Exercise 2: Write a function, h, that adds monadic numbers, returning a new monad containing the sum, or h :: m a → m a → m a

Solution 2: This provided a spot of bother for me. Whereas in the last solution, one could take the first number and apply it to addition to come up with a function that fit the form of fmap, in this case, we don't have any numbers with which to simplify addition to a form we can use, as they are all rolled up into monadic forms.

I described the problem thusly to my daughter, EM.

Me: You know addition, right?
EM: What's that, Papa?
Me: What's one plus two?
EM, immediately:Three! ... and ten plus ten is twenty! ... and twenty plus twenty is thirty! ... and thirty plus thirty is forty!
Me, clearing my throat, letting the errors pass in light of the delighted exuberance with which she delivered her answers: Um, yes, well. Here's my problem, let's say Thing One has a number hiding behind its back, that it won't show you, and Thing Two has a number hiding behind its back, too, that it won't show you, and you're asked to add those two numbers and give the answer to Thing Three. How do I do that?
EM, rolling her eyes: Papa, there isn't a Thing Three in the Cat in the Hat!
Me: Yes, well, suppose there was; how would I do this?
EM: Can you peek behind their backs to see what the numbers are?
Me: No, you're not allowed; besides, those Things are much too fast to run behind them, remember how they ran through the house with kites? ... So, we must use something like the fmap-box-maker, because addition is a box that takes numbers and yields numbers, but we need a box that takes Things and yields Things.

Using fmap does work its way into the solution I eventually derived, but another important player for this solution is also bind used in conjunction with a technique of deferred computation.

You see, just like the solution for exercise 1, we'd like to apply a number to addition to obtain a function for use by fmap. The problem is that we have no such number (just monadic values), but this is where bind is of use. Recall that bind :: (a → m b) → (m a → m b). The standard given explanation of bind is that it transforms a function that lifts ordinary data into monads to a function that works entirely in the monadic domain. But an entirely different way of looking at bind is that it treats a given monad like ordinary data as input to the lifting function. εὕρηκα! [No, I'm not about to hop out of the tub and run around town with my towel flapping in the wind]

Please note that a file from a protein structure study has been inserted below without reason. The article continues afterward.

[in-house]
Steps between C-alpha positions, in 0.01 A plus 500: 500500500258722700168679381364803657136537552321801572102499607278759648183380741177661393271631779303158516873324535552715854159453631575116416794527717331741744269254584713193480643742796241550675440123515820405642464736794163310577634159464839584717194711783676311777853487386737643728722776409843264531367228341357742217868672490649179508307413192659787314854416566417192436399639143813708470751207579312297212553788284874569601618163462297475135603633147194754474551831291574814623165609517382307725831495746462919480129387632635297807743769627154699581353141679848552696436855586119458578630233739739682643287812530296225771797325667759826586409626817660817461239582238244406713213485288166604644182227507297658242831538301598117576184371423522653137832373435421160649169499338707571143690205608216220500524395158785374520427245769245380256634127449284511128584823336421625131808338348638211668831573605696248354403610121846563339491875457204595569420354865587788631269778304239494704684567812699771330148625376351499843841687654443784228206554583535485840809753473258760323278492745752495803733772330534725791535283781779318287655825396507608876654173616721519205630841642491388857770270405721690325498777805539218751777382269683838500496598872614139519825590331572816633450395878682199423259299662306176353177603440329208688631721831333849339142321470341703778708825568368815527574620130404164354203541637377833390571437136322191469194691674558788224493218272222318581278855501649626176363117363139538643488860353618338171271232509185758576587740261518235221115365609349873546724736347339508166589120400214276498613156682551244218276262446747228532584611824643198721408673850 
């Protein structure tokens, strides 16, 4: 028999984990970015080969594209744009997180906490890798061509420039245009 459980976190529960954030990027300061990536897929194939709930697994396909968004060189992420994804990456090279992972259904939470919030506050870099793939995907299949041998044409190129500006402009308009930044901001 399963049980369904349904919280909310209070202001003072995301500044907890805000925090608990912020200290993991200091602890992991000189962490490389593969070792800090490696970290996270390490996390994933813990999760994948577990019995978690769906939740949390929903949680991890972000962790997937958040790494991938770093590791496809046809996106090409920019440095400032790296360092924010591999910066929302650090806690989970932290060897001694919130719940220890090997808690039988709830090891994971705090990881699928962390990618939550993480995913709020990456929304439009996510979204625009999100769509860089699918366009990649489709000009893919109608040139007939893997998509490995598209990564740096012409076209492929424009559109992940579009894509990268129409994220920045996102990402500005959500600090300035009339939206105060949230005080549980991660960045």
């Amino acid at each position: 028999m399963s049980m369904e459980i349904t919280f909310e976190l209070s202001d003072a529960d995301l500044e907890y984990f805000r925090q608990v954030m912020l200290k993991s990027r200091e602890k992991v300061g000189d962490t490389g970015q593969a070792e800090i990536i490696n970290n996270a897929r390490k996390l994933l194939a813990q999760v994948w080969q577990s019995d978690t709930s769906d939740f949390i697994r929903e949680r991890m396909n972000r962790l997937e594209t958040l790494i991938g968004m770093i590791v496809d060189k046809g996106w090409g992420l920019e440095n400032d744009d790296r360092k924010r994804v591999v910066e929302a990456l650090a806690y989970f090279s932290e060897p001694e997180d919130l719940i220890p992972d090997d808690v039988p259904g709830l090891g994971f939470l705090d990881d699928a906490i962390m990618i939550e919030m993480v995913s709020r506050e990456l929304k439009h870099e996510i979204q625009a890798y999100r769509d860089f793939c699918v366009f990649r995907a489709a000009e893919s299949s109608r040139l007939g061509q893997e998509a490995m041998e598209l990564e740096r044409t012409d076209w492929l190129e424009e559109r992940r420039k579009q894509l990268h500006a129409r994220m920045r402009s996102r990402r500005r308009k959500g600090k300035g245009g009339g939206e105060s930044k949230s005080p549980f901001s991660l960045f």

The latter usage is the only one for those using >>= (which has the English language pronunciation of "bind", as well, confusingly), but if we take sigfpe's entry as the sole and base source, this "discovery" is quite the epiphany. And with that understanding, along with some deferred computational hand-waving, the solution then, again, presents itself:

h w1 w2 = bind (λ x . fmap (+ x) w2) w1

Working from the parenthetical expression outward, we again see the fmap (+ x) form, unaltered from the solution to exercise 1, giving us a number-to-monad function. The catch here is that we have no such number, so we give a promise that there will be such a number eventually with the λ-introduction. We then immediately fulfill that promise with bind: we apply the number-to-monad function to w1, treating that monadic value as if it were a plain number (that's what bind gives us permission to do), rendering the solution. Q.E.D.


I obtained solution 1 almost immediately by matching the logic of fmap to that of the problem description. It seemed to me to be rather trivial, so I was taken aback at the lengths and "arcane-ness" that sigfpe put into his solution.

On the other hand, sigfpe merely needed to augment his first solution with variable introduction to obtain his second solution. His second solution was trivially-obtained and obvious, given his approach to the first solution, whereas I had to struggle quite some time — introducing both λ-abstraction (as sigfpe does) and bind (which sigfpe already had in the alternate syntactic form of >>=) — to obtain mine.

In my defense, my solutions use only the monadic tools introduced in sigfpe's blog entry. On the other hand, Haskell programmers accustomed with monads rarely use fmap, regarding it as esoteric or superfluous, and instead rely on >>=, or inline binding entirely with the more "natural" do-notation (although there has been some grumblings against it), so in the light of that experience, sigfpe's solutions are natural and the first way most Haskell programmers would solve these exercises. This entry here, then, is from the perspective of someone not familiar with Haskell's approach to monads deriving the solutions from the principles of the provided function bind and its derived sibling fmap as discussed in sigfpe's blog entry.

Please see my next post for the solutions to sigfpe's exercises 3 and 4.